• Product Tags, first introduced in 2016, let users see product information and prices directly in a post or story and click through to your website or app to purchase the item. This is a great way for brands to showcase the items they have for sale, and to eliminate the need for users who get inspired on Instagram to go looking for price and purchase information elsewhere. Instagram also extended Product Tag availability to influencers (currently still in beta), giving users even more opportunities to shop for items that might interest them. 

Pinterest

Pinterest is like a huge digital catalog, where users share and discover by posting images or videos either on their own or on other users’ boards. Like Instagram, it is highly visual, and users of the network are actively searching for new brands, products, and services while using Pinterest. In fact, about 90% of Pinterest users use the network to make purchase decisions.

And, like Instagram, Pinterest has made shopping tools a focus. 

  • Shop the Look Pins let users shop directly from the pins on their or their friends’ boards. In just a few clicks, they can purchase the exact item featured in the pin. 

shop the look pinterest

  • Recently, Pinterest also introduced browsable catalogs. By clicking on a product in a pin, users are taken to that brand’s catalog with prices, helping them find the exact products they might want to purchase. 
  • Visual search lets users find items on Pinterest using their smartphone camera. If someone visiting a restaurant sees the perfect light fixture for her kitchen, for example, Pinterest visual search can give her the exact model, and tell her where to purchase it. 

Snapchat

If Instagram and Pinterest have lead the charge towards social commerce, Snapchat has also made headway introducing shopping features to its platform. In 2018, the network introduced their own visual search tool, much like the one Pinterest pioneered. By pointing the Snapchat camera at a product or barcode, users can shop for the item directly on Amazon.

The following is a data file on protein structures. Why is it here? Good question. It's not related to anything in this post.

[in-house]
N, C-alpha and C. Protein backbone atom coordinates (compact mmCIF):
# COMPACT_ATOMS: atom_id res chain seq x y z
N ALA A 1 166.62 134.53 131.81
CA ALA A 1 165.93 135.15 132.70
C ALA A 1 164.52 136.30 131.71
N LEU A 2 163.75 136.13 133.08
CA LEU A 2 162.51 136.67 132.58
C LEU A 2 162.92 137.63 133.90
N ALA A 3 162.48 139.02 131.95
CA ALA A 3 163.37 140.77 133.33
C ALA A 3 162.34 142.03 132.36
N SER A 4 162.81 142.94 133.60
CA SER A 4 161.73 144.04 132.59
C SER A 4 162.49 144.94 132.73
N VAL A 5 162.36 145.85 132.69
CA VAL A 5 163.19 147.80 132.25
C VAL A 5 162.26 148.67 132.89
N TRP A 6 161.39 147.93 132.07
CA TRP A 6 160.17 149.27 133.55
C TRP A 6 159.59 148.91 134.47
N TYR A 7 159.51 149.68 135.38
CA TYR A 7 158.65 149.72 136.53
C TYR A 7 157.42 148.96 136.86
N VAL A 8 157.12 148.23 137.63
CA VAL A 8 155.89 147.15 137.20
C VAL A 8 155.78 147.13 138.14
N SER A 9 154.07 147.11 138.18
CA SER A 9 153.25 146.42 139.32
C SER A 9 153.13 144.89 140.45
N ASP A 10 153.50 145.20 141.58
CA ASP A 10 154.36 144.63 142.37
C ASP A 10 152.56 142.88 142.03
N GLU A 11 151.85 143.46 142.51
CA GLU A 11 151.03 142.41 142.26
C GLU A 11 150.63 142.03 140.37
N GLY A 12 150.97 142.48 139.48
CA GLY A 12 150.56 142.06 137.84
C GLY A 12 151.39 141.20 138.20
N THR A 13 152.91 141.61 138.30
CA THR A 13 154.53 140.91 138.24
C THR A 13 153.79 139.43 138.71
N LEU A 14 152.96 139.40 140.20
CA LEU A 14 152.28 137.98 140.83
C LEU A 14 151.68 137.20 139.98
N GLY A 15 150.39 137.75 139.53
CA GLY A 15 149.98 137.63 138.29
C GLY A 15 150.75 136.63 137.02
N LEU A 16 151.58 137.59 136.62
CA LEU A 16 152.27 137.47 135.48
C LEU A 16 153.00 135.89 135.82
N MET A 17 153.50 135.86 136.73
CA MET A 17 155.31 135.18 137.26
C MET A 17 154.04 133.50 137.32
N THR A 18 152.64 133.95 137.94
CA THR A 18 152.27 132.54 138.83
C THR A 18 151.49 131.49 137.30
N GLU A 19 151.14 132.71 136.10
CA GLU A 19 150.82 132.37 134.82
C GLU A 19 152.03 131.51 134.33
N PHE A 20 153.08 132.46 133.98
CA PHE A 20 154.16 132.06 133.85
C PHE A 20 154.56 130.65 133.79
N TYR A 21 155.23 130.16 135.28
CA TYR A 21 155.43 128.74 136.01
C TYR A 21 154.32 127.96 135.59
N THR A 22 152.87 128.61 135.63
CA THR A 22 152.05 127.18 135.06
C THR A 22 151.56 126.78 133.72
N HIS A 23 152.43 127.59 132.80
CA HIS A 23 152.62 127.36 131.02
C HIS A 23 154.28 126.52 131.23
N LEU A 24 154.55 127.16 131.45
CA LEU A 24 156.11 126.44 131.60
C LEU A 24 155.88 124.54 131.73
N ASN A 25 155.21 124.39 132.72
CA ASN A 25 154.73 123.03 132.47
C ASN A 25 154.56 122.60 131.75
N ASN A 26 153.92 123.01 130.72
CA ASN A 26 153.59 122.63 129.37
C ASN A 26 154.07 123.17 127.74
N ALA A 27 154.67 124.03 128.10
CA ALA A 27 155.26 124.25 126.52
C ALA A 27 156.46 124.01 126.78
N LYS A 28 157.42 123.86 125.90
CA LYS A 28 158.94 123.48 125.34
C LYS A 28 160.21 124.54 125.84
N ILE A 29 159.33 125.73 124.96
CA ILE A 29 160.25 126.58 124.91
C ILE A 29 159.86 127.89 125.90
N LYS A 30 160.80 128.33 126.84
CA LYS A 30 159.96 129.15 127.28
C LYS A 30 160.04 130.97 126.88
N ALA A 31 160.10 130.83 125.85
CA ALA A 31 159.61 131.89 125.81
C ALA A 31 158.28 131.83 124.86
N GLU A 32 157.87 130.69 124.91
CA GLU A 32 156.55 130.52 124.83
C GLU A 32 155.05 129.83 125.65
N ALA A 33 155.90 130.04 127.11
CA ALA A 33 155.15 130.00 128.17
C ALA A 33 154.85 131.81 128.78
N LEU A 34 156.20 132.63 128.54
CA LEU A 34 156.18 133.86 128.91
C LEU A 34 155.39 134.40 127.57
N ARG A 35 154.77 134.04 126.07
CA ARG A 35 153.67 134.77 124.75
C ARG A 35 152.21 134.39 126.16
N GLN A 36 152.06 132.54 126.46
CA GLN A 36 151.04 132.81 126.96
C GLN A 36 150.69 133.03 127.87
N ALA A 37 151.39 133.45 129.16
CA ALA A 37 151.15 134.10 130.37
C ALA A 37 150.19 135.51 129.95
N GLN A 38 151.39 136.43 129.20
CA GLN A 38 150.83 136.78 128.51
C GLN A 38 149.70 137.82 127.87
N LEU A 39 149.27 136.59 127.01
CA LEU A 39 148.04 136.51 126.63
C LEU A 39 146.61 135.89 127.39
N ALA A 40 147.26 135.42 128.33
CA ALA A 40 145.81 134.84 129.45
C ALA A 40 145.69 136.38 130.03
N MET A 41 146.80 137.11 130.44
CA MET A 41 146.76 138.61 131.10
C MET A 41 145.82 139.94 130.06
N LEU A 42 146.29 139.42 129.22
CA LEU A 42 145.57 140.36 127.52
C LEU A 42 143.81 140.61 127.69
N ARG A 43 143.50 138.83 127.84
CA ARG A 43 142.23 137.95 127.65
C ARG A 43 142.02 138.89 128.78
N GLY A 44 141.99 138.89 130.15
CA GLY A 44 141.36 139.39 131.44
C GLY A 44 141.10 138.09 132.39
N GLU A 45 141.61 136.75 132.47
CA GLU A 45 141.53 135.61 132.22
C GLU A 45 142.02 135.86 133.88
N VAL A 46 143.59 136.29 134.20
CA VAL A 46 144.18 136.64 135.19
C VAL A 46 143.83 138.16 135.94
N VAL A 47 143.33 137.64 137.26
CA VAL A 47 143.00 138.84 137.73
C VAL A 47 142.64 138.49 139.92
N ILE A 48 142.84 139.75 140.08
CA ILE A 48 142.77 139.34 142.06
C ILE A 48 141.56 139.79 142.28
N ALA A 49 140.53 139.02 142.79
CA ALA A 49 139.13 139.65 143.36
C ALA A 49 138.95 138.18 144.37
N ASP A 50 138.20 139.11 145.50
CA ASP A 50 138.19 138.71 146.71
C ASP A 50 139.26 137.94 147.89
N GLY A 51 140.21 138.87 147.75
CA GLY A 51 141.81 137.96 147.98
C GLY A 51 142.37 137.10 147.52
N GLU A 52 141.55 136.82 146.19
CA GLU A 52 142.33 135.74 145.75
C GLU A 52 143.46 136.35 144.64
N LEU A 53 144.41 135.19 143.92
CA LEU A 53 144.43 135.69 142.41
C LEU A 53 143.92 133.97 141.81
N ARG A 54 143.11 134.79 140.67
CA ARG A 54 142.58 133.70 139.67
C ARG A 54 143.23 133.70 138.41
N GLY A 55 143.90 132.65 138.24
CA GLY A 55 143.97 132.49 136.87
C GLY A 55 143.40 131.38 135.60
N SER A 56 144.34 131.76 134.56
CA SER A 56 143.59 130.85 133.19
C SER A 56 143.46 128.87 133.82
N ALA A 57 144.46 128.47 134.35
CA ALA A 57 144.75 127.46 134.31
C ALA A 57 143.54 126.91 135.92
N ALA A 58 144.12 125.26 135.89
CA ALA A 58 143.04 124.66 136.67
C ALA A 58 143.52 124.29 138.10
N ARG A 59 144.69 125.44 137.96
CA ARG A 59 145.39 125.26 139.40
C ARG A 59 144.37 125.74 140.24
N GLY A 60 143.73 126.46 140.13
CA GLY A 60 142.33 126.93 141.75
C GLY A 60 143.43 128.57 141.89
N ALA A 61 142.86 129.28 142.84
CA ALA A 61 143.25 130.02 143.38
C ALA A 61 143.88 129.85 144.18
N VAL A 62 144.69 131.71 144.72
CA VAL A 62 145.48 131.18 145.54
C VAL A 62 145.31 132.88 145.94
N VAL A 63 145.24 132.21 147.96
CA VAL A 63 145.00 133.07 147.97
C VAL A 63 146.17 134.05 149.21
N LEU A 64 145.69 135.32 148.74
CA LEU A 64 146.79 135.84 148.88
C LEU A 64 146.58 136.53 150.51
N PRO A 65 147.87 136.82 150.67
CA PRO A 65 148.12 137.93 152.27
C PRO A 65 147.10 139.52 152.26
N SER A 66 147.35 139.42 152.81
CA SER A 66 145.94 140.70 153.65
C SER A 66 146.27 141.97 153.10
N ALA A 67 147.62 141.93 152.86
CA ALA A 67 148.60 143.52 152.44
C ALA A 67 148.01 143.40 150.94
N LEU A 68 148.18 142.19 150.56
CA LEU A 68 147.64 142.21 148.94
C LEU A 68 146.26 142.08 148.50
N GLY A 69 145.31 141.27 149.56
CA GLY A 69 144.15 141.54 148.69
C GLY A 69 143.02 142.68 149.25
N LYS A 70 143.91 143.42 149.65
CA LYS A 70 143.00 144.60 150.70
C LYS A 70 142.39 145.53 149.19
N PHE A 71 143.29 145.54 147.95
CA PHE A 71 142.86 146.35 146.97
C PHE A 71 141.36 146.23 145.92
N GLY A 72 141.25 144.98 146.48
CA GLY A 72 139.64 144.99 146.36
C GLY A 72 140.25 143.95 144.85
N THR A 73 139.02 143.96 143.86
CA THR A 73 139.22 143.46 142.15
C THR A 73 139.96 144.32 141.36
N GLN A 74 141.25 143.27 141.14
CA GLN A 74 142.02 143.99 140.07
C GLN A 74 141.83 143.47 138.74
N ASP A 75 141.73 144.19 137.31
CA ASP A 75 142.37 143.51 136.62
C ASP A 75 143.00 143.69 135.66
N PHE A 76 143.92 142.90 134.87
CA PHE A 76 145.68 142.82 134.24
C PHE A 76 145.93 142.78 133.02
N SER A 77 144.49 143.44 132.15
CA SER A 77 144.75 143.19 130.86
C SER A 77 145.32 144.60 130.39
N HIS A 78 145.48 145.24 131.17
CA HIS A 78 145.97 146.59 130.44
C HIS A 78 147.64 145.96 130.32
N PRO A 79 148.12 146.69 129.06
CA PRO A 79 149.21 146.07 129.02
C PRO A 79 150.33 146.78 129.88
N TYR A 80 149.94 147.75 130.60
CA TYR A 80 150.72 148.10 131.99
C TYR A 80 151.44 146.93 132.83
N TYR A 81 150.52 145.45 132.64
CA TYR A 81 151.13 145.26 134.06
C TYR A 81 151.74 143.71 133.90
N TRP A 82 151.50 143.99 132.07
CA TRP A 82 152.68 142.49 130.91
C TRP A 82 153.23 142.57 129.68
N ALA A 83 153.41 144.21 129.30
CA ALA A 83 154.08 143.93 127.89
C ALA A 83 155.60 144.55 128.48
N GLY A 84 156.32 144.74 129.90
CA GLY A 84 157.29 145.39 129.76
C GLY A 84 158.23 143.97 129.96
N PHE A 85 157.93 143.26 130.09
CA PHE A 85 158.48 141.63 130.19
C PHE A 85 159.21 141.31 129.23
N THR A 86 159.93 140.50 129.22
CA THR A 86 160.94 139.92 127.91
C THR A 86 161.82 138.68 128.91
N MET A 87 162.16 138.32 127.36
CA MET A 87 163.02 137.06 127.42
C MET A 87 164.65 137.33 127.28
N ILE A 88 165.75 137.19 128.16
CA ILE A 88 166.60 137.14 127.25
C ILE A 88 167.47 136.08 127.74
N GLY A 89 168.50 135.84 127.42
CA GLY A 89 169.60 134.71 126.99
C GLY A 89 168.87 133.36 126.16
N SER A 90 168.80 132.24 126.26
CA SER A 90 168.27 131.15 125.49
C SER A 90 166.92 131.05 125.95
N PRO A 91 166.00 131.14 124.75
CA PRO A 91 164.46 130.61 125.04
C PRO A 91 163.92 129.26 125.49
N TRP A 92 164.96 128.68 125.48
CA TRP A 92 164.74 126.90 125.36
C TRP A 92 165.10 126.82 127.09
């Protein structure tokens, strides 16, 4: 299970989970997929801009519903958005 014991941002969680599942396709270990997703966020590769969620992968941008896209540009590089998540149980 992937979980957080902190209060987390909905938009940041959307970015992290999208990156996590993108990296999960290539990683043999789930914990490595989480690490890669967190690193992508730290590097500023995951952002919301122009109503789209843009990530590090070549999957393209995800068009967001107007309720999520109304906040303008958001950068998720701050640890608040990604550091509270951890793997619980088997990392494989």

Snap-visual-search

Around the same time, Snapchat also introduced shoppable ads, making it possible for advertisers to upload product catalogs with information such as images, price, and color for use in ads on the platform. 

Google Shopping

While not a social network, the shopping features available on Google also respond to the way consumers want to discover products and shop today. Google Shopping lets users browse a variety of products based on their search queries. From there, it’s easy for users to shop for those very items on retailers’ websites in a click. 

Just the beginning

Looking at the changes in the way consumers shop and the increasing importance social networks play in purchase inspiration and decision-making, these social commerce features are only the beginning. In the future we will likely see the lines between social and e-commerce continue to blur as networks develop more tools for brands to create seamless experiences for their customers. 

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About Kat Peake Kat is the Content Marketing Manager here at MakeMeReach. She keeps her finger on the pulse to bring our readers the latest news about our platform's solutions and online ad tech.

All posts by Kat Peake